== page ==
Email your MLA: Deliver paid leave for sexual and domestic violence survivors

BC is failing workers experiencing domestic and sexual violence. Paid, job-protected leave from work is critical for employees experiencing violence who may need to relocate or seek community services, such as medical attention, legal services, or counselling.

For workers experiencing trauma, it can be difficult to focus on work and perform job duties safely. We also know that the workplace is the second most likely site for a woman to be stalked or followed. Without paid leave, workers may make the difficult decision to go to work even when it is unsafe to do so.

That’s why HSA and the BC Federation of labour (BCFED) are calling on the provincial government to reform the Employment Standards Act and implement a minimum of 10 days of paid, job-protected leave for survivors of sexual and domestic violence.


Paid leave should be barrier-free. We know that significant barriers already exist for survivors to come forward, and there should be no burden of proof placed on those who need sometimes urgent access to leave.

Statistics Canada data shows that sexual assault is the only violent crime on the rise in Canada. We also know that Indigenous women, women with disabilities, and young women are at the highest risk of intimate partner violence. We must do more to support all survivors of domestic and sexual violence.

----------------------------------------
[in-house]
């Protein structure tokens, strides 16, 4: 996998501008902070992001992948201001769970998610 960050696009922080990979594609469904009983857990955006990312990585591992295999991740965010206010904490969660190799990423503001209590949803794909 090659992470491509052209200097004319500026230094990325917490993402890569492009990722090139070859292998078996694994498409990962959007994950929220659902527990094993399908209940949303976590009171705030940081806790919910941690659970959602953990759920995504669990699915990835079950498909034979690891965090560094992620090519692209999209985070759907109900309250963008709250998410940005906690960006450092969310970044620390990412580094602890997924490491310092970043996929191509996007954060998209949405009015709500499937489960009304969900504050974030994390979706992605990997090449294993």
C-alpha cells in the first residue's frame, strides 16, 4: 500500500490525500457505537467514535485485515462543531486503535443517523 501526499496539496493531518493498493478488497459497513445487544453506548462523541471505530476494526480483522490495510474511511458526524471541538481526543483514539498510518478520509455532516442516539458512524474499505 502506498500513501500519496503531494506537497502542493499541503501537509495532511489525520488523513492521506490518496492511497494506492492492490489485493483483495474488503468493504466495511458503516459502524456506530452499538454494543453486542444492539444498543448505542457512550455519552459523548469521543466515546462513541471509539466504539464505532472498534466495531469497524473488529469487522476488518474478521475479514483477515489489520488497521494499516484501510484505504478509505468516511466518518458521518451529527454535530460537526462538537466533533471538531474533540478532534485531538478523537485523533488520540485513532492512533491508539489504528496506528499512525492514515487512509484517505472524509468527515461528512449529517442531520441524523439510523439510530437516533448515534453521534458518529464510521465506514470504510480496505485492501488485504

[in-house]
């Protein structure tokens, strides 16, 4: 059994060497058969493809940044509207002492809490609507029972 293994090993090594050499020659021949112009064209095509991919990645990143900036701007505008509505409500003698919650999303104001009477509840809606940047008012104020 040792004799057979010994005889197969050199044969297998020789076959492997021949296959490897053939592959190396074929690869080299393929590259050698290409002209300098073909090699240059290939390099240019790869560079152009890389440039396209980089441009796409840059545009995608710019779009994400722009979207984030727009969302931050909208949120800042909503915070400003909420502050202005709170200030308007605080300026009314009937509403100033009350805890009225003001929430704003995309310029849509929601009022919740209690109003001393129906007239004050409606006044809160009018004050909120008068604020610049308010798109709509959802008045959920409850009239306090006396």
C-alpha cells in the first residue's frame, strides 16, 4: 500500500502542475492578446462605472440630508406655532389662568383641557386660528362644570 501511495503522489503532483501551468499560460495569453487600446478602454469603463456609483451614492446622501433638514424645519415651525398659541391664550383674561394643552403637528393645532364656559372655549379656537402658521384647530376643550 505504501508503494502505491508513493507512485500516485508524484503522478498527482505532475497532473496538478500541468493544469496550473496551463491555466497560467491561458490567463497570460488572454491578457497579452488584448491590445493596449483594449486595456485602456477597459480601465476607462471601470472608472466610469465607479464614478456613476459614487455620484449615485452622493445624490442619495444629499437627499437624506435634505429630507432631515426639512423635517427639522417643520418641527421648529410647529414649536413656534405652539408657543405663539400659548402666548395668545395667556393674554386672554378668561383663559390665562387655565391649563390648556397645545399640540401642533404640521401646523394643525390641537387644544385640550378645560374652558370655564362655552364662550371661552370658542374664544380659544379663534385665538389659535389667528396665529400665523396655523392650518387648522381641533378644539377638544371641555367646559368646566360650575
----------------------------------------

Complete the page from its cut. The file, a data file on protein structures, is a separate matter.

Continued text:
Six provinces across Canada and federally regulated workplaces currently guarantee paid leave for workers experiencing domestic violence. BC is falling behind.

The BC government is undertaking public consultations on this issue. Now is the time to make our voices heard.

To read HSA's submission, Paid Leave for Workers Facing Domestic and Sexual Violence, click here.

To read the BCFED’s formal government submission, click here.

Want to learn more? Read HSA’s article “Domestic violence and workplace safety: why policy change is needed,” published in the March 2018 issue of The Report magazine.